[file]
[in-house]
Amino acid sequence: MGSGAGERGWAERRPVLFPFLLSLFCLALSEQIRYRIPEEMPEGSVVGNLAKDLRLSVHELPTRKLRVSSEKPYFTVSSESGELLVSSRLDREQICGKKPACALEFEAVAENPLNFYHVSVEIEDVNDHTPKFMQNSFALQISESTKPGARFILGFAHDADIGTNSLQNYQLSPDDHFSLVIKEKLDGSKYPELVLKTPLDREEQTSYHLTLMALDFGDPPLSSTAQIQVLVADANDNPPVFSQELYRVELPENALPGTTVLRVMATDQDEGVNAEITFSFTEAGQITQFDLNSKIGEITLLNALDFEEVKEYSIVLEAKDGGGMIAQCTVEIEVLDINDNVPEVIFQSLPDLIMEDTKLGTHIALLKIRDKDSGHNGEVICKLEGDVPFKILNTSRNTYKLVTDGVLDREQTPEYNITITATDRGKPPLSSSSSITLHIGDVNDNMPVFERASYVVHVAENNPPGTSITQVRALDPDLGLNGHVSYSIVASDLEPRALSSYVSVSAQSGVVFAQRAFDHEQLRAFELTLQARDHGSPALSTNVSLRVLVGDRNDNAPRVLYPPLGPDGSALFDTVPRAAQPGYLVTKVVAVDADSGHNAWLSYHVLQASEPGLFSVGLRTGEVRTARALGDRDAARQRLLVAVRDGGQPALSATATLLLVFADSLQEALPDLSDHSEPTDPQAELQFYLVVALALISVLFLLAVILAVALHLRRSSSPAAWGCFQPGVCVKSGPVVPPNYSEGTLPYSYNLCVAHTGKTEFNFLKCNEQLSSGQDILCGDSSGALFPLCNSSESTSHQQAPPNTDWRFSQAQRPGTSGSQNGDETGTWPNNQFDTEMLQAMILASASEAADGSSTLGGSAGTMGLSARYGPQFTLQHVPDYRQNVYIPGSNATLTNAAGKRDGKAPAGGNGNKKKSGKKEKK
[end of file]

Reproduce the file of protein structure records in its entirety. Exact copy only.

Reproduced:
[in-house]
Amino acid sequence: MGSGAGERGWAERRPVLFPFLLSLFCLALSEQIRYRIPEEMPEGSVVGNLAKDLRLSVHELPTRKLRVSSEKPYFTVSSESGELLVSSRLDREQICGKKPACALEFEAVAENPLNFYHVSVEIEDVNDHTPKFMQNSFALQISESTKPGARFILGFAHDADIGTNSLQNYQLSPDDHFSLVIKEKLDGSKYPELVLKTPLDREEQTSYHLTLMALDFGDPPLSSTAQIQVLVADANDNPPVFSQELYRVELPENALPGTTVLRVMATDQDEGVNAEITFSFTEAGQITQFDLNSKIGEITLLNALDFEEVKEYSIVLEAKDGGGMIAQCTVEIEVLDINDNVPEVIFQSLPDLIMEDTKLGTHIALLKIRDKDSGHNGEVICKLEGDVPFKILNTSRNTYKLVTDGVLDREQTPEYNITITATDRGKPPLSSSSSITLHIGDVNDNMPVFERASYVVHVAENNPPGTSITQVRALDPDLGLNGHVSYSIVASDLEPRALSSYVSVSAQSGVVFAQRAFDHEQLRAFELTLQARDHGSPALSTNVSLRVLVGDRNDNAPRVLYPPLGPDGSALFDTVPRAAQPGYLVTKVVAVDADSGHNAWLSYHVLQASEPGLFSVGLRTGEVRTARALGDRDAARQRLLVAVRDGGQPALSATATLLLVFADSLQEALPDLSDHSEPTDPQAELQFYLVVALALISVLFLLAVILAVALHLRRSSSPAAWGCFQPGVCVKSGPVVPPNYSEGTLPYSYNLCVAHTGKTEFNFLKCNEQLSSGQDILCGDSSGALFPLCNSSESTSHQQAPPNTDWRFSQAQRPGTSGSQNGDETGTWPNNQFDTEMLQAMILASASEAADGSSTLGGSAGTMGLSARYGPQFTLQHVPDYRQNVYIPGSNATLTNAAGKRDGKAPAGGNGNKKKSGKKEKK